The generalizing statement "Linux is slow" is wrong in so many ways.
Think about it: Reaction and speed always depend 1. on your host and 2. on the distribution you are using.
If you choose a bloated Ubuntu with a notebook that is almost 6 years old you will hate the developers for putting so much crap into it. If you put Slitaz on it, you will love the speed.
Its the same thing people do in the Windows world. If a computer lags on Windows 7, people put XP on it and are happy (yeah well, forget about the happy part >
Another problem can be an outdated distribution. Negative example again: Ubuntu. You probably noticed that the guys there are talking about LTS distributions, keeping them up-to-date for a long time and so on. In reality, they don't give a dump about it. People had to wait months for a new Firefox version. Outdated software, especially outdated drivers can make your Linux life very hard.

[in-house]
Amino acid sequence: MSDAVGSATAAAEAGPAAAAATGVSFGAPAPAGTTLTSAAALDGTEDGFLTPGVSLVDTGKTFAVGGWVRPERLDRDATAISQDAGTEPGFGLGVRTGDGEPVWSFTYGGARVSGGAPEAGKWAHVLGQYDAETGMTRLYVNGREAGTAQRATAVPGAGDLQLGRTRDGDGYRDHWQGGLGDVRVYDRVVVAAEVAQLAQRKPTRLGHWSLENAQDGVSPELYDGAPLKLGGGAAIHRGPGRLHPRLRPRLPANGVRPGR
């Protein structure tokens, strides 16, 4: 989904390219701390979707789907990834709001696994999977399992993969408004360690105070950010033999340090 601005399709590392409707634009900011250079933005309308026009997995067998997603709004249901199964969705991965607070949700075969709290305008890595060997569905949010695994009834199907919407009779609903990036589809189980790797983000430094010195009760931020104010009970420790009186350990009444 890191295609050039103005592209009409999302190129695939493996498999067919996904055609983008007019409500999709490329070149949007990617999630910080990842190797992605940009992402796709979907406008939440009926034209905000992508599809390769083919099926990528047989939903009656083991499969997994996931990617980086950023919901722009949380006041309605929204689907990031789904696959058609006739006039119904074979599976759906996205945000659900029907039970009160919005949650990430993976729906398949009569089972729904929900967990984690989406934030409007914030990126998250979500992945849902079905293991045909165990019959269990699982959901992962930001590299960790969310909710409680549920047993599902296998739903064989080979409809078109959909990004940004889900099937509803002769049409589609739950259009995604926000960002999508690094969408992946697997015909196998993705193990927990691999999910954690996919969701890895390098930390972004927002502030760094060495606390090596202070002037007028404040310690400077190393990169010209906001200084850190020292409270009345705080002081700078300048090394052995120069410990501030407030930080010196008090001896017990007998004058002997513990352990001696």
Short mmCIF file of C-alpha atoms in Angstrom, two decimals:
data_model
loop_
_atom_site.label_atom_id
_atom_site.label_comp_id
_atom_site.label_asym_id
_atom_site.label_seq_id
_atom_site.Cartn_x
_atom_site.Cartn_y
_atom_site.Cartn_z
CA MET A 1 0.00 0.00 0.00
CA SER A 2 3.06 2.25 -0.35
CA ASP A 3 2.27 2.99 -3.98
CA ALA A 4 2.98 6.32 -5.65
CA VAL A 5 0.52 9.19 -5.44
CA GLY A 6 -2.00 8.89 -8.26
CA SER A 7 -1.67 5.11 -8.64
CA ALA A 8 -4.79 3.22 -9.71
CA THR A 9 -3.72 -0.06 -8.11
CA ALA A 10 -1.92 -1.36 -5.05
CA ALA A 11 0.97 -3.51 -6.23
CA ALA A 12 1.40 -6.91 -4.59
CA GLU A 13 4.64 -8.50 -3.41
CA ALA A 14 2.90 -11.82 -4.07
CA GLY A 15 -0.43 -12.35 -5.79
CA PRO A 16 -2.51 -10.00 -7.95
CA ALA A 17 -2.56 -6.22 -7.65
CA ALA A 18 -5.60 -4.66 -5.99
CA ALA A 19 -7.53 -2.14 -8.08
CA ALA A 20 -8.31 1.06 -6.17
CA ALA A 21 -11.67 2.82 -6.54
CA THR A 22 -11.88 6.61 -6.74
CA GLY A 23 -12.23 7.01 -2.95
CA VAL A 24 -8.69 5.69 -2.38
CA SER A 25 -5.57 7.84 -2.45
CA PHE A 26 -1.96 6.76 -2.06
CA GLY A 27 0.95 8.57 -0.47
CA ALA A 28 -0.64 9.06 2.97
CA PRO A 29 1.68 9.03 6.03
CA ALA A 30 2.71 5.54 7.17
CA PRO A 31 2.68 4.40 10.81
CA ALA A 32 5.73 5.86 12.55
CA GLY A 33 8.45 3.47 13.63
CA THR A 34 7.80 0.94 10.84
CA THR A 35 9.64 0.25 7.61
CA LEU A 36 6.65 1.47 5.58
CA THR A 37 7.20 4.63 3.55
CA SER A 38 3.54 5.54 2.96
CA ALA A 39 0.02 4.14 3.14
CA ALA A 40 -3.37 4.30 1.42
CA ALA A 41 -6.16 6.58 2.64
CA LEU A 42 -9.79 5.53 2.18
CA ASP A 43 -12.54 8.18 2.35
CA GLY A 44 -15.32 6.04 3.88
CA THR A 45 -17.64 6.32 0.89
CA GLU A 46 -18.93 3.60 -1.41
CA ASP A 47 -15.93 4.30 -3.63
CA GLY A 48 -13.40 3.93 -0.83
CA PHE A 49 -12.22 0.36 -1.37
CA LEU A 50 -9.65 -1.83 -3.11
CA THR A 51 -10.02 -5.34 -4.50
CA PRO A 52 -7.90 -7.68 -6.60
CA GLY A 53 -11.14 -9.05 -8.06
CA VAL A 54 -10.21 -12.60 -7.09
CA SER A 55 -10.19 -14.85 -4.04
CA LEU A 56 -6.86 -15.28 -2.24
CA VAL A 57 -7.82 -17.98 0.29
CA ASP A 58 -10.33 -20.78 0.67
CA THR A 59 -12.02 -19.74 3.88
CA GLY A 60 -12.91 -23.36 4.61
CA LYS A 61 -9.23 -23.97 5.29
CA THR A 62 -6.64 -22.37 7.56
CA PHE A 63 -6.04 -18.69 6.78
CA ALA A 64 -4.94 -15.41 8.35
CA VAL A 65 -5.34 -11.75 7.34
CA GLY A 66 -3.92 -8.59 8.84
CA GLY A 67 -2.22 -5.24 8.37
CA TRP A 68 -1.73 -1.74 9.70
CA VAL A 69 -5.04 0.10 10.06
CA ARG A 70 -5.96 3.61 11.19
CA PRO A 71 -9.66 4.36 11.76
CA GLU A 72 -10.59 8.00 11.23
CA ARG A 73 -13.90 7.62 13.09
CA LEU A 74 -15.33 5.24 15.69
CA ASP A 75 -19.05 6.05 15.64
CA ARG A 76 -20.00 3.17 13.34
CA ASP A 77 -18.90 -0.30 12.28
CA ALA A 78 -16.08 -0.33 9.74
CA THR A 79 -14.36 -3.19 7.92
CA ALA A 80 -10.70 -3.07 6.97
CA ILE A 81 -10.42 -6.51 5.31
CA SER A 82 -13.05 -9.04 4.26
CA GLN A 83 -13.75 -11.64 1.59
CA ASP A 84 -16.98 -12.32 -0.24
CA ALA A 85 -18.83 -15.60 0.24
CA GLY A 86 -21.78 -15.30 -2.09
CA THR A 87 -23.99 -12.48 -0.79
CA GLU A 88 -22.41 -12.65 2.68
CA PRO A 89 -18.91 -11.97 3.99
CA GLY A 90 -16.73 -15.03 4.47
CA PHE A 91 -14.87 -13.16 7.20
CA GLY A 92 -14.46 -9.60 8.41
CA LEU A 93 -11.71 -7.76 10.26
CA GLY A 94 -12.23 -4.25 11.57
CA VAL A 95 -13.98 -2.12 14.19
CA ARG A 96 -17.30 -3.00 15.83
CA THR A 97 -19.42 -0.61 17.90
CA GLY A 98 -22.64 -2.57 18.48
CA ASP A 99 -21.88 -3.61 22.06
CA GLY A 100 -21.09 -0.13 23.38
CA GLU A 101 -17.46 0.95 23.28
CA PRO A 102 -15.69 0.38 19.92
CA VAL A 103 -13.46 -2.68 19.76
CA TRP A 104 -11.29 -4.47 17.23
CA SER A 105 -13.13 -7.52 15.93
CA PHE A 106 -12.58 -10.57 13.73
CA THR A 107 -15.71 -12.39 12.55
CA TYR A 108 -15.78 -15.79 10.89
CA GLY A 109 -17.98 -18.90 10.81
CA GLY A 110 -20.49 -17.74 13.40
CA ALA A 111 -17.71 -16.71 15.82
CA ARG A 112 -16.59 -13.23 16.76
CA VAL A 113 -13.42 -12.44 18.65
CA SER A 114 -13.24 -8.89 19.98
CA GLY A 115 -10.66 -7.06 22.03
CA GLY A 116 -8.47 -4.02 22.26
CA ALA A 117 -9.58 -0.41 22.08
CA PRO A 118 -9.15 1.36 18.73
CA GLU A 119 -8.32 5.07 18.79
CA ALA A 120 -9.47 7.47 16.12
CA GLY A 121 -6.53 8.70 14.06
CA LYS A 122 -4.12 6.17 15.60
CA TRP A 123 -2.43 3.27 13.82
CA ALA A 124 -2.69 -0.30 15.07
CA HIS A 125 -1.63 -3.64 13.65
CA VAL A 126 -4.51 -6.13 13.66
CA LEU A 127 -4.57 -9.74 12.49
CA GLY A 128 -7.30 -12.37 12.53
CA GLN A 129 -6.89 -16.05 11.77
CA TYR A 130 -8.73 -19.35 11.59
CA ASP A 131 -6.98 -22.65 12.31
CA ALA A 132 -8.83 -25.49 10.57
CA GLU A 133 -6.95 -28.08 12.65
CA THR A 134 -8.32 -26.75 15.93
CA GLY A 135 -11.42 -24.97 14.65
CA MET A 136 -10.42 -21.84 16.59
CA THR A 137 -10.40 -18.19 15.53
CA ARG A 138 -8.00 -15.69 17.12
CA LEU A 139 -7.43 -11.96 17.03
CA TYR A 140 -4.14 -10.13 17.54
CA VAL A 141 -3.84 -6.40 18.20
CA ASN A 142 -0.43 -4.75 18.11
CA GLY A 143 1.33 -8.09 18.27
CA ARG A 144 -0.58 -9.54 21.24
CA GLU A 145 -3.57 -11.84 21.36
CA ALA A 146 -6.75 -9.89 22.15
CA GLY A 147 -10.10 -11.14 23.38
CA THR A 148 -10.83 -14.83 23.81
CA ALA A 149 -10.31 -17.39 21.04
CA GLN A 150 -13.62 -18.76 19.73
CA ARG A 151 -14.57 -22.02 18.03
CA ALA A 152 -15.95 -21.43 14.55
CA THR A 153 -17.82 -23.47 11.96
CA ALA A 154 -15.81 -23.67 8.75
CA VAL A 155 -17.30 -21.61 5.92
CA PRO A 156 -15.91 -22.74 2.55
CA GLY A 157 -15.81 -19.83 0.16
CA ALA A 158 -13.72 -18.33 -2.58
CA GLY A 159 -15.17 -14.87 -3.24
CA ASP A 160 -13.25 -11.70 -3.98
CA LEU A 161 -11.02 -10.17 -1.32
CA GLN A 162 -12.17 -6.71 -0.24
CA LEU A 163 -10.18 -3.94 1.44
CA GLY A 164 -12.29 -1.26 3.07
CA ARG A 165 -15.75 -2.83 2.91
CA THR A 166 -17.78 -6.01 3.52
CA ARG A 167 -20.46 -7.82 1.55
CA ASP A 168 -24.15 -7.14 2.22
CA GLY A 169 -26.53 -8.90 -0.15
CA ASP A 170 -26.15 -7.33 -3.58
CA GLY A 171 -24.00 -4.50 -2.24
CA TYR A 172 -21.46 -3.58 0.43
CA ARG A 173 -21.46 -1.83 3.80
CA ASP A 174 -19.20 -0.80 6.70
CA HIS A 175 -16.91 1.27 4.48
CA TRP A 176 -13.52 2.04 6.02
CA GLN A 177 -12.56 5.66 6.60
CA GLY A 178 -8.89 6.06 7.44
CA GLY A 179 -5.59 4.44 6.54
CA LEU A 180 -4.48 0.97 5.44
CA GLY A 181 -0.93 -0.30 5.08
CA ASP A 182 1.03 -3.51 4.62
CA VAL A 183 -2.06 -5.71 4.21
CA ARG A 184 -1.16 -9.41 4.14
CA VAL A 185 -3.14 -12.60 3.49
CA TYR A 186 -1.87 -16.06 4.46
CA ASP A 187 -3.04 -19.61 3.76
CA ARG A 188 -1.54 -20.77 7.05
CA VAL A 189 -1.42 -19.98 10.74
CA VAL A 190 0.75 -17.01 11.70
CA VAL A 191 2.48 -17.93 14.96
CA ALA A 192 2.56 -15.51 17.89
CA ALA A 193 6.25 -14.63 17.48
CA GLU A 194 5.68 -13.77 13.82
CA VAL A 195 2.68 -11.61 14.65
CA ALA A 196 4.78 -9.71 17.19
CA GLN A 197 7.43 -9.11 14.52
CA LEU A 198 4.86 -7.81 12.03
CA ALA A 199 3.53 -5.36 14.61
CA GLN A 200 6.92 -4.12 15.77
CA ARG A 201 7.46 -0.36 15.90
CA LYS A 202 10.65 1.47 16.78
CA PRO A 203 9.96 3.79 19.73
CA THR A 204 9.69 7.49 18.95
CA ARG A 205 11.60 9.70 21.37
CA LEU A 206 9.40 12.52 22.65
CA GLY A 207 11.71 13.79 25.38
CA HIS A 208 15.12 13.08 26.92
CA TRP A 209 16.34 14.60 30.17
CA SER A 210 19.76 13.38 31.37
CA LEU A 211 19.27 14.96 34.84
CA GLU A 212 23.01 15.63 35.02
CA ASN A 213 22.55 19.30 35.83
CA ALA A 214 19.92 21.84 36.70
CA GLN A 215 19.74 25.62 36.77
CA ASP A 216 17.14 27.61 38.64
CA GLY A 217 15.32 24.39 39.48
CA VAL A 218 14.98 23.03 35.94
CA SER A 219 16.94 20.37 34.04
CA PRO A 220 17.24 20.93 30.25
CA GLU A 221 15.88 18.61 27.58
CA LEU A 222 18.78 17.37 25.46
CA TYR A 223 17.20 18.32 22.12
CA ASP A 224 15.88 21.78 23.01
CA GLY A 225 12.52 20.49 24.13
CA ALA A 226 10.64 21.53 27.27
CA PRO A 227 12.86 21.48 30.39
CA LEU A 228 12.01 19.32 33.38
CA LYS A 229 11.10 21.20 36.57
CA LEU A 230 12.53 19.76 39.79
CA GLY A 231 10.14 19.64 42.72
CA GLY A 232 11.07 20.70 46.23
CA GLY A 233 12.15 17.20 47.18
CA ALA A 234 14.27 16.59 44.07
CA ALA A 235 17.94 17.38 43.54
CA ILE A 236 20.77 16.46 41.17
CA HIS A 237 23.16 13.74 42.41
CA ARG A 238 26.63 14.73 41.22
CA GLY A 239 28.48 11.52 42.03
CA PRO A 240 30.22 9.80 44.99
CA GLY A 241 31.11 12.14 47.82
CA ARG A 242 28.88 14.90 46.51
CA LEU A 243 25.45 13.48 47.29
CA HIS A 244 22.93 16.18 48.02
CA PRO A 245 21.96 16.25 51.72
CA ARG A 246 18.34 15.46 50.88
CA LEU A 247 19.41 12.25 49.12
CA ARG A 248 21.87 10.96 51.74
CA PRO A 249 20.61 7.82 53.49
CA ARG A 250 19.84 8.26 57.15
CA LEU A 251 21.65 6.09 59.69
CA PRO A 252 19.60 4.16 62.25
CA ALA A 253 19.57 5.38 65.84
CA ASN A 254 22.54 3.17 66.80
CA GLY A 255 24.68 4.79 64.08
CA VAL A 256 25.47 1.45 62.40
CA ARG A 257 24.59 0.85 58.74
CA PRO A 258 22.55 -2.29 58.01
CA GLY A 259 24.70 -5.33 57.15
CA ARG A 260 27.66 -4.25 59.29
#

Choosing the right distribution for your machine is an important thing you will have to do before you put anything on your harddrive. The experience I made with most of the big distributions is, that they work really fine for beginners and sometimes have better hardware support than slight and tight ones like Slackware. They achieve that with making custom kernel patches and including custom scripts for various notebook models etc. The disadvantage of this is the lack of compatibility and speed.